The Hobby Gunsmith

The Scattergun-

Bounty Hunter II rebuild Part One

Many cowboy shooters have adopted the Russian made Baikal Bounty Hunter II double-barrel shotgun as their preferred match shotgun. This project will take a used and unreliable BH-II and restore it to one that both looks and shoots well.

   I purchased my BH-II last year from another Cowboy Action shooter who reported that it was reliable. This gun had been modified with Ruger Vaquero hammer springs and a few other modifications that have been posted on popular web sites.  This one had been modified in accordance with those directions before I purchased it, so I have never actually seen a new BH-II shotgun.

   This gun came with the action polished, the mainsprings replaced with Ruger Vaquero springs, the safeties removed, and the mainspring housings already polished.  I shot the gun for several months, but it would occasionally misfire on the left chamber. As the problem worsened, it reached the point where it was no longer serviceable so I took it apart to look for the cause and I found some interesting things.

   Let's begin by saying that the modifications done on the gun were fine and I have nothing but praise for work that had been done as it was first rate.  I did make some changes that shed light on potential problems in those modifications and I have done some experimenting to see how they can be further improved.

   Let's begin with an explanation of how the Bounty Hunter shotgun internal parts work so we can fully understand the benefits and pitfalls of the gun.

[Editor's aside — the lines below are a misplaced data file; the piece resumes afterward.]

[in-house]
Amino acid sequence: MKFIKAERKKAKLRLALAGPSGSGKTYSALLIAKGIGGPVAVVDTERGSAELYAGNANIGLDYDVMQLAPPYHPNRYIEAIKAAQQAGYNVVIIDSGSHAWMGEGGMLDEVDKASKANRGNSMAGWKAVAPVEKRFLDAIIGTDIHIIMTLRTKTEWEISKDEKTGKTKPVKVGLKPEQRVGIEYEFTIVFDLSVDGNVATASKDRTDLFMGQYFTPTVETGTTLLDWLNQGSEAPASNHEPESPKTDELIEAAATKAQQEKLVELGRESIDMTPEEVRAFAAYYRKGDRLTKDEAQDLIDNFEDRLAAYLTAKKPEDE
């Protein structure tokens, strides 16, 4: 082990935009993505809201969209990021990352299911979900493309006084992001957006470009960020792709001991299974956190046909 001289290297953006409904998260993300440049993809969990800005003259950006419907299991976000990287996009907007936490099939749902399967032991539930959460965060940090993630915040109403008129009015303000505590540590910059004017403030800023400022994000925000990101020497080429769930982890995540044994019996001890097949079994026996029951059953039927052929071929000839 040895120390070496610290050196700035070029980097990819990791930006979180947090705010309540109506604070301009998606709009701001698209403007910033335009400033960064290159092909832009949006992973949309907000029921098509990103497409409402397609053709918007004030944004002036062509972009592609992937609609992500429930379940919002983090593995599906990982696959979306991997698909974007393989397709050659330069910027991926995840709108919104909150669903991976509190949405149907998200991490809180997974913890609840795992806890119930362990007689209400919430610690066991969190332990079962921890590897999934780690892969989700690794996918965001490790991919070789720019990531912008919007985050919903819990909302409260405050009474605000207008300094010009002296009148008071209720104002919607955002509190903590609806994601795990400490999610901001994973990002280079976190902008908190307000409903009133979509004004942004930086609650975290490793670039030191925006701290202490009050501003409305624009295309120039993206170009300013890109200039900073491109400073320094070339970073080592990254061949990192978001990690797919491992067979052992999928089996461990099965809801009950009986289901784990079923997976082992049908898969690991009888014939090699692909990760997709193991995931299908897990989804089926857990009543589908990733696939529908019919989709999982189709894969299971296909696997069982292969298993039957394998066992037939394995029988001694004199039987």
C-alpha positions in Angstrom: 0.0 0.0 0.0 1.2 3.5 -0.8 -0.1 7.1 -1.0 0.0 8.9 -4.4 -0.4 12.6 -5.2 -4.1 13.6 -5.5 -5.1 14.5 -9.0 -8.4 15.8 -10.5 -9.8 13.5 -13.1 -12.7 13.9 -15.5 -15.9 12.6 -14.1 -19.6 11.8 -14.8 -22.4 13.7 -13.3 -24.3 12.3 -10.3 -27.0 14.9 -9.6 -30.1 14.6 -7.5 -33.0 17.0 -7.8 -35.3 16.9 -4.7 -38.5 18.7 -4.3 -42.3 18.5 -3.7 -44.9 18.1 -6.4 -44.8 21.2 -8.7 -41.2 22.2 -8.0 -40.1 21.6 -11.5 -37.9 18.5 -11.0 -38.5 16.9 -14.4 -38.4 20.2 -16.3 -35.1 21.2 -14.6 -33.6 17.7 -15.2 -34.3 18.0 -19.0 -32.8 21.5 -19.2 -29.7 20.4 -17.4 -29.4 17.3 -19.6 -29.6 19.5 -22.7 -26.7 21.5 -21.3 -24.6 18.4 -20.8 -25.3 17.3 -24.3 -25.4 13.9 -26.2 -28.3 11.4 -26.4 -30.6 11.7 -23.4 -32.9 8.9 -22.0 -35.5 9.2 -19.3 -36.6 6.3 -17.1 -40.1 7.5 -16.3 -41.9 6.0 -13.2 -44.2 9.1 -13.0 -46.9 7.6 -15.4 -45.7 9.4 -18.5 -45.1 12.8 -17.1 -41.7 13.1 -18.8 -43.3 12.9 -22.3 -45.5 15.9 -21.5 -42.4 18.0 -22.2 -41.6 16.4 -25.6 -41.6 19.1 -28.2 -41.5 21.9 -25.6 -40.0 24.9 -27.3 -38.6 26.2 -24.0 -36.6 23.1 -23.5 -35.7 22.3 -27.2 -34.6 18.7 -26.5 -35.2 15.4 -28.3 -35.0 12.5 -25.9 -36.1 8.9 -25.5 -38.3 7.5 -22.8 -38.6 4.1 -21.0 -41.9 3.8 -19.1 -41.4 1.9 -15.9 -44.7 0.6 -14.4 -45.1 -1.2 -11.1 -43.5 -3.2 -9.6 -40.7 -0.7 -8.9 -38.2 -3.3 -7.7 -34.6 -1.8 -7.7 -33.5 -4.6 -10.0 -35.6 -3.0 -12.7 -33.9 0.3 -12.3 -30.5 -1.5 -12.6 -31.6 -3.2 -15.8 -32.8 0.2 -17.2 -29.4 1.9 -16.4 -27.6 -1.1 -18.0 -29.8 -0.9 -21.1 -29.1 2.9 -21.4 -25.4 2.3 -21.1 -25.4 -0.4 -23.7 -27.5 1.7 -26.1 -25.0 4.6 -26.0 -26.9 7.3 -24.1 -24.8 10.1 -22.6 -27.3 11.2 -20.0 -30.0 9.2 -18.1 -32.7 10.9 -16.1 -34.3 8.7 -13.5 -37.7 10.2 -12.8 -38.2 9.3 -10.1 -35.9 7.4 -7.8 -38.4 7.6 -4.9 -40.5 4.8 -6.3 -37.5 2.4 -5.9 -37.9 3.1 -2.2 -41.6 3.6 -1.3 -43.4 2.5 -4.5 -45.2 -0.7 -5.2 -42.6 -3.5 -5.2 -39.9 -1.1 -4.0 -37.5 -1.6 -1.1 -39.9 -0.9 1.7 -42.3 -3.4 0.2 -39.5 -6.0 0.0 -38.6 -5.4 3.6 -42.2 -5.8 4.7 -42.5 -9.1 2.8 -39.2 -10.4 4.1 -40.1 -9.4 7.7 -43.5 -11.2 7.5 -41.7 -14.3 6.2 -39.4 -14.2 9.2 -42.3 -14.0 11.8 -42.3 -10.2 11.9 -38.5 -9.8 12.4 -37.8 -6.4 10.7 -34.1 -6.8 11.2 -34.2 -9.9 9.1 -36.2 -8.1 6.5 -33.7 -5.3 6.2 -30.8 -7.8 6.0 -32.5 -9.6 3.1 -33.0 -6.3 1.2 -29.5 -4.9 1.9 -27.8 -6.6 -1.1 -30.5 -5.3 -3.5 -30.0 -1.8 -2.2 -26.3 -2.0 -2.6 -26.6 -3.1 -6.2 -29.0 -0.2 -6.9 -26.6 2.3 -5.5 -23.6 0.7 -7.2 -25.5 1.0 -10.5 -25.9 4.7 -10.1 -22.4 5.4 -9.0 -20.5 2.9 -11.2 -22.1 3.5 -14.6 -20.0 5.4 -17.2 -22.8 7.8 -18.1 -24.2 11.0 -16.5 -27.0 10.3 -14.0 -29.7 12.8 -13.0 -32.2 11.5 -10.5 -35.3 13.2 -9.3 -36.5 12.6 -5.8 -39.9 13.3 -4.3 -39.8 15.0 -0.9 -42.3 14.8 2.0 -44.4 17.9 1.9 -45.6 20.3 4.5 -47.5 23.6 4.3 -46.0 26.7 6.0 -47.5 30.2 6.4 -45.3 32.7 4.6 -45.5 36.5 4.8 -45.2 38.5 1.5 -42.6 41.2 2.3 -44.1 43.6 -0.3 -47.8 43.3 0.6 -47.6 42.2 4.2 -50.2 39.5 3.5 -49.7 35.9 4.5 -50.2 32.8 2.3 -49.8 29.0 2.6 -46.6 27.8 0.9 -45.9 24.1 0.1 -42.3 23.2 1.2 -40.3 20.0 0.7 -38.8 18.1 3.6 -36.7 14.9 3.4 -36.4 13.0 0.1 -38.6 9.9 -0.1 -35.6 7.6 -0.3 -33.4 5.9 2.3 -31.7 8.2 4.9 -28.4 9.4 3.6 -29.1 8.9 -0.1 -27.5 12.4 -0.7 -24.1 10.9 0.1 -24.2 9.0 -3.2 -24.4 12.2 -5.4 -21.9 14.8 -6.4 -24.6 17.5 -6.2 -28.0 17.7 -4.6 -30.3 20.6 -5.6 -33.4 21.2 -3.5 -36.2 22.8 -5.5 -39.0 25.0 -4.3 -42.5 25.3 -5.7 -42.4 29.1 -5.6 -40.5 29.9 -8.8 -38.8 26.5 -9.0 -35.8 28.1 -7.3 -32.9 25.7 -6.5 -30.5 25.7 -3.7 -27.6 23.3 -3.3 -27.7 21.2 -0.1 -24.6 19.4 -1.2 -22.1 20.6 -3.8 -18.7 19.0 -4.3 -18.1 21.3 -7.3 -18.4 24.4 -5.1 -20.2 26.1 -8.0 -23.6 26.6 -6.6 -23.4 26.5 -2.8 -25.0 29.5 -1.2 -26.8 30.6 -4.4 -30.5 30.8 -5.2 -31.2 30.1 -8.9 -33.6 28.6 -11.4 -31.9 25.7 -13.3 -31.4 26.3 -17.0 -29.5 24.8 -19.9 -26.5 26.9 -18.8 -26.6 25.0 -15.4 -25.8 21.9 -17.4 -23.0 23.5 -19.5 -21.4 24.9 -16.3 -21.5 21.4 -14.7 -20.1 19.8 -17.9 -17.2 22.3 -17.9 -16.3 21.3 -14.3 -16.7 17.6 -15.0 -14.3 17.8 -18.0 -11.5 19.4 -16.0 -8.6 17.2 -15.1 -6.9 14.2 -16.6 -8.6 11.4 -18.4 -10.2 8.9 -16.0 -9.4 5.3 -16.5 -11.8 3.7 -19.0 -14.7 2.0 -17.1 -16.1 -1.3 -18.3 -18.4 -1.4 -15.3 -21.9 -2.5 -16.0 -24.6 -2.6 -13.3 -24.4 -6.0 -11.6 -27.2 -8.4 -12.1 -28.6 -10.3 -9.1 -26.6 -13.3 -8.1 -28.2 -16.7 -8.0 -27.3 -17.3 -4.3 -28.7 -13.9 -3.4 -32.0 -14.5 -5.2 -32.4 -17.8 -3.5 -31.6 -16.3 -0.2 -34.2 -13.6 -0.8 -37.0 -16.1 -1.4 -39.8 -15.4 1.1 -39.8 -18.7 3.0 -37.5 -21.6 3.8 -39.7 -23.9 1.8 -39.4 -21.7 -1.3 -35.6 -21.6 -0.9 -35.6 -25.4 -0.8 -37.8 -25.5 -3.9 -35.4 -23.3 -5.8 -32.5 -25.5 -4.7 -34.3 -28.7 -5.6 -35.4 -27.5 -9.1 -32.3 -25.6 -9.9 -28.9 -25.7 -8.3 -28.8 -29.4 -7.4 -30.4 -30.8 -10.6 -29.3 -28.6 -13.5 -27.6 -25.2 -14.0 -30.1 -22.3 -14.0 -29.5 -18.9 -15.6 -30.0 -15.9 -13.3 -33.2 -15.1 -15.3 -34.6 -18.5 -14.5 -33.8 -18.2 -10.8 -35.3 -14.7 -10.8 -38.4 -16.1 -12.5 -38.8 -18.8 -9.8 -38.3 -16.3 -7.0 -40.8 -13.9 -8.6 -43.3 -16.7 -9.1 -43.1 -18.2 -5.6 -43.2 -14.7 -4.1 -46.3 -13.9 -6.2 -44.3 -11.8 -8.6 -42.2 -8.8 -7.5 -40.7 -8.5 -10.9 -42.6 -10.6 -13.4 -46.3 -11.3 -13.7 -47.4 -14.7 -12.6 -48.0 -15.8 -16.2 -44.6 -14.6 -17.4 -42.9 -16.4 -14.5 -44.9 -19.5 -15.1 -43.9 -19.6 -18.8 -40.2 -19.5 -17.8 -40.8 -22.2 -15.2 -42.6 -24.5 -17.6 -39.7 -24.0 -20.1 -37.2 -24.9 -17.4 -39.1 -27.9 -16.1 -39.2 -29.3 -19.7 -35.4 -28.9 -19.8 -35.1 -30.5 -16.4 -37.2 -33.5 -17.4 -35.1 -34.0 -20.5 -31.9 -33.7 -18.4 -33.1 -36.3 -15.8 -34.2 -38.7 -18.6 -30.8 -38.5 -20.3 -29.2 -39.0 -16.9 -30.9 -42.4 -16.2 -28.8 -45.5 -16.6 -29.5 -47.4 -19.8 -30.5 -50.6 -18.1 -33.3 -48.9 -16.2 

The photo above is a top view that illustrates the various parts so we can have a visual aid for the discussion. The photo shows the receiver in the middle, the hammers on each side at the top, the cocking levers and mainsprings next to the receiver, the little cocking cams, and on the right is a special tool I made to polish the mainspring channel.

To begin with, the BH-II looks like any other shotgun with internal hammers. After firing the gun, the release lever on the top of the tang is thumbed to the right until it releases the barrels to swing down and into the open position.

   As the barrels move down, the cocking cams under the barrels engage the cocking pushrods that are inside each mainspring. These pushrods run from the front of the water table and back to engage a hole in the hammers.

   As the barrels begin their downward travel, they will drop freely until the cocking cams engage the cocking pushrods. If they do not, there is probably some binding that needs to be polished.

As the barrels come down, the cams push on the cocking pushrods and the hammers are pushed to the rear against the force of the mainsprings that are coil springs wrapped around the cocking pushrods.


   As the barrels approach the bottom of their travel, we can hear the hammer sears engage the trigger with a gentle click-click and the extractor moves rearward to push out the empty hulls. This is where problems may begin.

   The gun may not be open enough to cleanly pull the empty hulls and the barrels will have to be pushed down further against the already compressed mainsprings in order to open the chambers that last half-inch needed for the hulls to clear the standing breech.

   This indicates a timing problem that allows the hammer sears to engage before the action is fully opened.  Because of this, the barrels must be forced open against the hammer springs while they are under the most tension.

   The opposite problem can also be found as I have heard of some BH-IIs that will reach the bottom of the barrel travel before the sears engage, which leaves one or more hammers not cocked.  If a hammer is not cocked, the gun must still be held against the force of the spring.